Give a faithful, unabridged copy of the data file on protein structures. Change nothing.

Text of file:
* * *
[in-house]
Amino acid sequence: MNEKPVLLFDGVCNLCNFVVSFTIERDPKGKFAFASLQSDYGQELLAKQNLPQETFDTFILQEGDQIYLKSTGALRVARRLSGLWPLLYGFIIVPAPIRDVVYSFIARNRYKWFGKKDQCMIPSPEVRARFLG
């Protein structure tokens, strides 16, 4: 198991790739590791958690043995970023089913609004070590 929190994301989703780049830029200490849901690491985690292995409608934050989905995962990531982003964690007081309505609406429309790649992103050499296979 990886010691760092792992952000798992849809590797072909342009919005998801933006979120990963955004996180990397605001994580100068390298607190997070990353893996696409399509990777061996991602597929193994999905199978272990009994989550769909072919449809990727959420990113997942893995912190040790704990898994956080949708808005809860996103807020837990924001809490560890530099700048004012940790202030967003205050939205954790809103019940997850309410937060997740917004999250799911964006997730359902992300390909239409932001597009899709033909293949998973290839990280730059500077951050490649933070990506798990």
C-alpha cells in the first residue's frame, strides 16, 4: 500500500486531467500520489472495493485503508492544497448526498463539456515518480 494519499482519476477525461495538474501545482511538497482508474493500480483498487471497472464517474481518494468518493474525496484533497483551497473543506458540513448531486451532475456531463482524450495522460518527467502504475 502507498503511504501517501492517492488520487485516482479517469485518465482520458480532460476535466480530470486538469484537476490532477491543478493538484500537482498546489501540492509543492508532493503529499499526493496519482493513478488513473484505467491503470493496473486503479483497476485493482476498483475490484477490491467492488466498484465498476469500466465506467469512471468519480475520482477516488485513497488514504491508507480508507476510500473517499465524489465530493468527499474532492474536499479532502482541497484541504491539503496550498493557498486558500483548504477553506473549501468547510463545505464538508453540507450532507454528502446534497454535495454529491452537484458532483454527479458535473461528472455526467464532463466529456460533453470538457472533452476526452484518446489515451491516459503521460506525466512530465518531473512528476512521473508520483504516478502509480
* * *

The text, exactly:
[in-house]
Amino acid sequence: MNEKPVLLFDGVCNLCNFVVSFTIERDPKGKFAFASLQSDYGQELLAKQNLPQETFDTFILQEGDQIYLKSTGALRVARRLSGLWPLLYGFIIVPAPIRDVVYSFIARNRYKWFGKKDQCMIPSPEVRARFLG
């Protein structure tokens, strides 16, 4: 198991790739590791958690043995970023089913609004070590 929190994301989703780049830029200490849901690491985690292995409608934050989905995962990531982003964690007081309505609406429309790649992103050499296979 990886010691760092792992952000798992849809590797072909342009919005998801933006979120990963955004996180990397605001994580100068390298607190997070990353893996696409399509990777061996991602597929193994999905199978272990009994989550769909072919449809990727959420990113997942893995912190040790704990898994956080949708808005809860996103807020837990924001809490560890530099700048004012940790202030967003205050939205954790809103019940997850309410937060997740917004999250799911964006997730359902992300390909239409932001597009899709033909293949998973290839990280730059500077951050490649933070990506798990």
C-alpha cells in the first residue's frame, strides 16, 4: 500500500486531467500520489472495493485503508492544497448526498463539456515518480 494519499482519476477525461495538474501545482511538497482508474493500480483498487471497472464517474481518494468518493474525496484533497483551497473543506458540513448531486451532475456531463482524450495522460518527467502504475 502507498503511504501517501492517492488520487485516482479517469485518465482520458480532460476535466480530470486538469484537476490532477491543478493538484500537482498546489501540492509543492508532493503529499499526493496519482493513478488513473484505467491503470493496473486503479483497476485493482476498483475490484477490491467492488466498484465498476469500466465506467469512471468519480475520482477516488485513497488514504491508507480508507476510500473517499465524489465530493468527499474532492474536499479532502482541497484541504491539503496550498493557498486558500483548504477553506473549501468547510463545505464538508453540507450532507454528502446534497454535495454529491452537484458532483454527479458535473461528472455526467464532463466529456460533453470538457472533452476526452484518446489515451491516459503521460506525466512530465518531473512528476512521473508520483504516478502509480